Release Date: October 20th, 1918 (limited)
Directed by: Charlie Chaplin
Written by: Charlie Chaplin
Cast: Charlie Chaplin, Edna Purviance, Sydney Chaplin
Charles Chaplin Productions, First National Pictures, 45 Minutes, 36 Minutes (TCM print and DVD)
Shoulder Arms came out around the same time as A Dog’s Life, which I loved. Both films are early Charlie Chaplin works but also helped to bolster his growing popularity and lead to him being one of the most celebrated comedians of all-time.
This is Chaplin’s shortest feature film but it is also the first feature length picture that he directed. It was his most popular film commercially and critically up to its point of release in 1918.
The film has some solid material from the master of slapstick.
Charlie is at war and he hasn’t received any letters from home. However, one day he gets a package of some pretty stinky cheese, which he needs a gas mask to handle. After throwing it into a German trench, he captures thirteen enemy soldiers. He then spends some time wandering around behind the enemy lines disguised as a tree. The tree stuff is some of my favorite Chaplin material that I’ve seen. Most of the film ends up being a dream sequence.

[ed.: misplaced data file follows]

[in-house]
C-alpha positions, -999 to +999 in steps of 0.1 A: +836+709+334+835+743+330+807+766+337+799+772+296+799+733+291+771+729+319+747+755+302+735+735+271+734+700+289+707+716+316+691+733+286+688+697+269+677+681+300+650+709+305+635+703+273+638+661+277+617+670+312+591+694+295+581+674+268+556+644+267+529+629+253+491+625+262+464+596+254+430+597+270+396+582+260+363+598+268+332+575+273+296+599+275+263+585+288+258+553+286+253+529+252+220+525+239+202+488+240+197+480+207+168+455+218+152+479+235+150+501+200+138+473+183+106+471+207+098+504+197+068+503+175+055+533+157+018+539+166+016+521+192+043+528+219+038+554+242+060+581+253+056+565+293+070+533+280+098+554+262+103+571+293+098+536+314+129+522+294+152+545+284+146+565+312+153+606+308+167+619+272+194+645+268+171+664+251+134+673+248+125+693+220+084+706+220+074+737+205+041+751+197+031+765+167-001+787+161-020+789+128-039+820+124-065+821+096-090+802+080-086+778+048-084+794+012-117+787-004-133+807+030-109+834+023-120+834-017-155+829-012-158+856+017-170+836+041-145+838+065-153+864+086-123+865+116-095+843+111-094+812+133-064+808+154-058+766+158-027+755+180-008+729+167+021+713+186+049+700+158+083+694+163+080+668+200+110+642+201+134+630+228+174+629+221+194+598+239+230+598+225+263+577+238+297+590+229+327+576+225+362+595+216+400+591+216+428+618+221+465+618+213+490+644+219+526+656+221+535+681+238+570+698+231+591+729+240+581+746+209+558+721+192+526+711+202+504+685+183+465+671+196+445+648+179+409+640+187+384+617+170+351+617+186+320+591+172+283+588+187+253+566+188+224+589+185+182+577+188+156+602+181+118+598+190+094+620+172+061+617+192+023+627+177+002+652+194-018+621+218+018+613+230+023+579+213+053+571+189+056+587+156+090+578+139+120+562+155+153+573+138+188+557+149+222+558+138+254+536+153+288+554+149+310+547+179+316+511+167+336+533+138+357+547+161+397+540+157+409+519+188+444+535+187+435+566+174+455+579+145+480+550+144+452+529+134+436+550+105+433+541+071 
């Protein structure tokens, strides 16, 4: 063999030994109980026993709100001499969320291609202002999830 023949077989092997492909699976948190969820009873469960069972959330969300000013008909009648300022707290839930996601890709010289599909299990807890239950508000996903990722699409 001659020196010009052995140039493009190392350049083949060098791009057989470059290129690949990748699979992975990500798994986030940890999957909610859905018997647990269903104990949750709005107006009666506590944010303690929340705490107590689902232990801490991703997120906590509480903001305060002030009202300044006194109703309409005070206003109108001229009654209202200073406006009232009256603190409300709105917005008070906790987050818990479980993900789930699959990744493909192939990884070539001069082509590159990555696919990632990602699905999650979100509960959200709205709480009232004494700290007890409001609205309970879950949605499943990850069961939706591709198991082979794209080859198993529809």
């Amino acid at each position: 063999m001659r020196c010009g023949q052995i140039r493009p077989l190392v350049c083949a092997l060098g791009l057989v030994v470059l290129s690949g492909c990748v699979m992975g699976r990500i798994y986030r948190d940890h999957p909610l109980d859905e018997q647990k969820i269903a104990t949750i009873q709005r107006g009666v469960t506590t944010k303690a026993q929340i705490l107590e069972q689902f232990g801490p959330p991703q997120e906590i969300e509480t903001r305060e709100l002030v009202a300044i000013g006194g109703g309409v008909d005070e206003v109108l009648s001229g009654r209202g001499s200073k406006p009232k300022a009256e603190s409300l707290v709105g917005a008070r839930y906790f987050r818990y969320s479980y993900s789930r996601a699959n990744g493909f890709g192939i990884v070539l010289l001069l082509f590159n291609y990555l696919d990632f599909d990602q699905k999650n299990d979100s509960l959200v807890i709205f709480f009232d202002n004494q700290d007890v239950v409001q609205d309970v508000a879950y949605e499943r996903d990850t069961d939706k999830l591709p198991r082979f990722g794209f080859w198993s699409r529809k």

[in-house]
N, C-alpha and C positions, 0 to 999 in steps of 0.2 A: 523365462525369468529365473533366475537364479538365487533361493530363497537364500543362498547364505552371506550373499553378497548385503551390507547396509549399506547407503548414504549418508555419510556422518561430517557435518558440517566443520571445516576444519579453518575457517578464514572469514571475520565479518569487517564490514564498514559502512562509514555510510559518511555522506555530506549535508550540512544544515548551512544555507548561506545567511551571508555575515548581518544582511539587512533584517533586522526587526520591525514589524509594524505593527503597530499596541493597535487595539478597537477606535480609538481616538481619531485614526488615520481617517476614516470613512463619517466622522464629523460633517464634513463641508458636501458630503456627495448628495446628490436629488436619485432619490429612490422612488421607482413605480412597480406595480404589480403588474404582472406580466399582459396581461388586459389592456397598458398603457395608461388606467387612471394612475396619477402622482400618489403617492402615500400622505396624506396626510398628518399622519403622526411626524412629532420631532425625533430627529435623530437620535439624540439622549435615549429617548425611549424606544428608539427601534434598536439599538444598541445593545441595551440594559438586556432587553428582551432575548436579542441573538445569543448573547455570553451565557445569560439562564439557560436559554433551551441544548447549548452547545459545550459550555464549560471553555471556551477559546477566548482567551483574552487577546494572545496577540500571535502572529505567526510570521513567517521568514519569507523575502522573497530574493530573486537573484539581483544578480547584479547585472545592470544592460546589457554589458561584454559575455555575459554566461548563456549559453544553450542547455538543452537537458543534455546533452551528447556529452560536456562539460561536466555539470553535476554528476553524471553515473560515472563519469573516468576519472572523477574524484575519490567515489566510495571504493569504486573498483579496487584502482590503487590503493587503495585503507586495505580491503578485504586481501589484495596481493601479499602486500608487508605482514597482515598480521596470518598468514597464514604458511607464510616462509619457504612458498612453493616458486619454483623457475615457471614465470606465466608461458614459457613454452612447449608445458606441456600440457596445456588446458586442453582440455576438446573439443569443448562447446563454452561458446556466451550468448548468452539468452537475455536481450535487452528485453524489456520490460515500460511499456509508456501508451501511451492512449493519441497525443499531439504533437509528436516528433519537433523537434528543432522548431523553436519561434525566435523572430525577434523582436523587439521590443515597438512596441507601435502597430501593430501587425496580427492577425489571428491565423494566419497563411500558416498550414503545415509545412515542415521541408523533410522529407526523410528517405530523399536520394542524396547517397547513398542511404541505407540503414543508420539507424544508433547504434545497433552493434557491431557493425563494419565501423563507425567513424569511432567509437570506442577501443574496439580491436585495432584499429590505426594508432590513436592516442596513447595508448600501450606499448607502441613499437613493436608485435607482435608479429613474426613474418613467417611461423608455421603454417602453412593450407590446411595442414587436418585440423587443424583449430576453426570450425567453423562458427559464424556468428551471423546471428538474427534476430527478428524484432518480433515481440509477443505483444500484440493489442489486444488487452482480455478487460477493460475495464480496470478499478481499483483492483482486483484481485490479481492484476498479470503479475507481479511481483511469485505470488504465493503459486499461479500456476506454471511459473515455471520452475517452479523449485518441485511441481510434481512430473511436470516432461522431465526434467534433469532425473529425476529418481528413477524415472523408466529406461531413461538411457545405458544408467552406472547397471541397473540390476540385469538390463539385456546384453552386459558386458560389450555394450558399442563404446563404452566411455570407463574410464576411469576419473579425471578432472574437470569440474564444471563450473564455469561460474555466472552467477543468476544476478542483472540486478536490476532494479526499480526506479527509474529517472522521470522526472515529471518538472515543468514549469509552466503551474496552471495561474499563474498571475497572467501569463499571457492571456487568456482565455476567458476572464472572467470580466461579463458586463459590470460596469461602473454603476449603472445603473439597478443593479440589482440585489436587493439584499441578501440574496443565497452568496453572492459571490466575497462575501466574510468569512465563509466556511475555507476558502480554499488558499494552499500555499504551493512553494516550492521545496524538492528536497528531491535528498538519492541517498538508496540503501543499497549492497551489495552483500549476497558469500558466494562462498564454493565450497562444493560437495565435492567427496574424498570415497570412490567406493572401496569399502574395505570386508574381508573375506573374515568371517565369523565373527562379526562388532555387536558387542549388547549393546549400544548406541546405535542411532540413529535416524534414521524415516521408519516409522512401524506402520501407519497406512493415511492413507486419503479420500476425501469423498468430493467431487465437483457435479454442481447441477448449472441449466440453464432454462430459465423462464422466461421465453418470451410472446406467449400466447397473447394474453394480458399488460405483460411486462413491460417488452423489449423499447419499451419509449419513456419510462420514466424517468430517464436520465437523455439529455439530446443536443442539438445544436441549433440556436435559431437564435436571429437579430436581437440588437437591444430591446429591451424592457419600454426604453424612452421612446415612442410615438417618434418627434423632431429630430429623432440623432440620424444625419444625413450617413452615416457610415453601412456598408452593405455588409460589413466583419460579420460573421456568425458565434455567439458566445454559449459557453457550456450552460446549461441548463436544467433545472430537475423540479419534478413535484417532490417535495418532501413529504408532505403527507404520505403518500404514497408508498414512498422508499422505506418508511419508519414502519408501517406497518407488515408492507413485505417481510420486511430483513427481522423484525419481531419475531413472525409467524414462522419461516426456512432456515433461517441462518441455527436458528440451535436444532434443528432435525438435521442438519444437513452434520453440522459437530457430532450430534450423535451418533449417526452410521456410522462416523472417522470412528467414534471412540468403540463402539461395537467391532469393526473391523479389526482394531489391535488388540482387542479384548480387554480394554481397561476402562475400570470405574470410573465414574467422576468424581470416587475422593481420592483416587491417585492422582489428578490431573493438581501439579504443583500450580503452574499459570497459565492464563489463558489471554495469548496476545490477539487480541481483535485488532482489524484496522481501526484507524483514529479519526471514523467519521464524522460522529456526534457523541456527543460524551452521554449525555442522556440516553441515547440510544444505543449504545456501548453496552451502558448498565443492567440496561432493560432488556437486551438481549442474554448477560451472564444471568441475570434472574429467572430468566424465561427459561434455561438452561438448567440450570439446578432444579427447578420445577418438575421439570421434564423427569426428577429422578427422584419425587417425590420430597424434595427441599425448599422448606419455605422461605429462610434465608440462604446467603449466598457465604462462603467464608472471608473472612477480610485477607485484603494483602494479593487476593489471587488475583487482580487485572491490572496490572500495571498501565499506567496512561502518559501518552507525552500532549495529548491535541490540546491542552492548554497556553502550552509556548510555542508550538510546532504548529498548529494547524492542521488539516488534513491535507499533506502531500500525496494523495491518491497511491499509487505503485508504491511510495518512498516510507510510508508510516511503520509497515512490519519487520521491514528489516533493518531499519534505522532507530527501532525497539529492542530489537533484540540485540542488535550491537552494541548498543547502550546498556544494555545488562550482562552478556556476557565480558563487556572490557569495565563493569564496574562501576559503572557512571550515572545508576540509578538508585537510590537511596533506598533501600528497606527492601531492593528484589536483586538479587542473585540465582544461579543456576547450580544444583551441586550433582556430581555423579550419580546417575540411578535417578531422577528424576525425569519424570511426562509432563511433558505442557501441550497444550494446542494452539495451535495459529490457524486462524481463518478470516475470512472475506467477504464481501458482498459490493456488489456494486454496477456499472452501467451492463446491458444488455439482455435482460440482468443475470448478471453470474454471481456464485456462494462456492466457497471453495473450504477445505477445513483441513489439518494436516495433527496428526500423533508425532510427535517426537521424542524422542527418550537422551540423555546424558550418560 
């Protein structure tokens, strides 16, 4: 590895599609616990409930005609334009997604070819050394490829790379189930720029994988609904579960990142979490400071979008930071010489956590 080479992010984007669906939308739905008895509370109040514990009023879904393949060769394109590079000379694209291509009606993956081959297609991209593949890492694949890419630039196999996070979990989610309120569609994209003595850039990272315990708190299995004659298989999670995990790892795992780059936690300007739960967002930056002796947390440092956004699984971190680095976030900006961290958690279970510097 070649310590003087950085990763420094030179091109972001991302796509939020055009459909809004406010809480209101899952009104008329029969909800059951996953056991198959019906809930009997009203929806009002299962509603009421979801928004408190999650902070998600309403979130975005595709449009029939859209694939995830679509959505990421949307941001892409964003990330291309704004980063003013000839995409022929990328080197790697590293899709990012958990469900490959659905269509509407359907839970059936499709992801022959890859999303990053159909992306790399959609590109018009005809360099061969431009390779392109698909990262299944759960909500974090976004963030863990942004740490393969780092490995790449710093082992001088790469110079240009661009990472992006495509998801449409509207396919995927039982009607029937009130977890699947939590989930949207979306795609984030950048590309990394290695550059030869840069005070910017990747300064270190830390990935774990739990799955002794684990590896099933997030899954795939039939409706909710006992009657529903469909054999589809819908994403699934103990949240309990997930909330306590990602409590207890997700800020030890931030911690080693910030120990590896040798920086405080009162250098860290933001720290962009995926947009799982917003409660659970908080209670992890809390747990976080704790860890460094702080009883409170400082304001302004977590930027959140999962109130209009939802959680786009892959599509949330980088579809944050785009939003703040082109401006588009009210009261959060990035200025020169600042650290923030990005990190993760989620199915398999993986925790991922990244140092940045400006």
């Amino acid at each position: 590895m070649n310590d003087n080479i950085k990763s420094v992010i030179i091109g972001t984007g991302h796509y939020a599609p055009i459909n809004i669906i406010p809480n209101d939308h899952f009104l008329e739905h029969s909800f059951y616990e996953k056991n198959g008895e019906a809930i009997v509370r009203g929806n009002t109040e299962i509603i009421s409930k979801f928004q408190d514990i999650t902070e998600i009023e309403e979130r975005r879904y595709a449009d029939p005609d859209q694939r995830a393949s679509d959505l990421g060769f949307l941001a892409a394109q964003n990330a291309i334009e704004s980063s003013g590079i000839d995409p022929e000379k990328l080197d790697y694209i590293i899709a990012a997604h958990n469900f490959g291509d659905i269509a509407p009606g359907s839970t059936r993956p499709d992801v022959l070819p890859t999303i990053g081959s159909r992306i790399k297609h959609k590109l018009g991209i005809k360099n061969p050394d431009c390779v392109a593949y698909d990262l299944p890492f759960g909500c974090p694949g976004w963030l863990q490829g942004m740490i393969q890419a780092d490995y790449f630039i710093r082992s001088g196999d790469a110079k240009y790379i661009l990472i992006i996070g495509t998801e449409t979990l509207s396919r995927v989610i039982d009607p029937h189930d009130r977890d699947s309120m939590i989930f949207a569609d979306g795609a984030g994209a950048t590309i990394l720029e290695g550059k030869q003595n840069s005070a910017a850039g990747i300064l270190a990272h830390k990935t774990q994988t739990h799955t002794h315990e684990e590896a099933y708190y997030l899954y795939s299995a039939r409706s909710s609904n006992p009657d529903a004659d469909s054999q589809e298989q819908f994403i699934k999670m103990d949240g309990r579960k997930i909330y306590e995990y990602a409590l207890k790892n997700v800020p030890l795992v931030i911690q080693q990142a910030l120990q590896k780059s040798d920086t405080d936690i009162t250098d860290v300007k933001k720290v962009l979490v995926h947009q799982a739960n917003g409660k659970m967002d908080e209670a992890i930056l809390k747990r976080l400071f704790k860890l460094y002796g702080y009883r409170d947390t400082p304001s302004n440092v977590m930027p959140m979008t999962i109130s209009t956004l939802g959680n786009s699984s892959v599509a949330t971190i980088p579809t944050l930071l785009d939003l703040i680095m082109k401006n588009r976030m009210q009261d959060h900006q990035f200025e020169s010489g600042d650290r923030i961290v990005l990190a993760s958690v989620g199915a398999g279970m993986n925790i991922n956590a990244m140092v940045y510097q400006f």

Even though this is an early film in Chaplin’s long career, he was already a veteran at comedy and his shtick is just as effective here, as it has ever been.
The film is light, amusing and a quick watch.
Pairs well with: Chaplin’s early films for First National: A Dog’s Life, The Bond, Sunnyside, A Day’s Pleasure, The Kid, The Idle Class, Pay Day and The Pilgrim.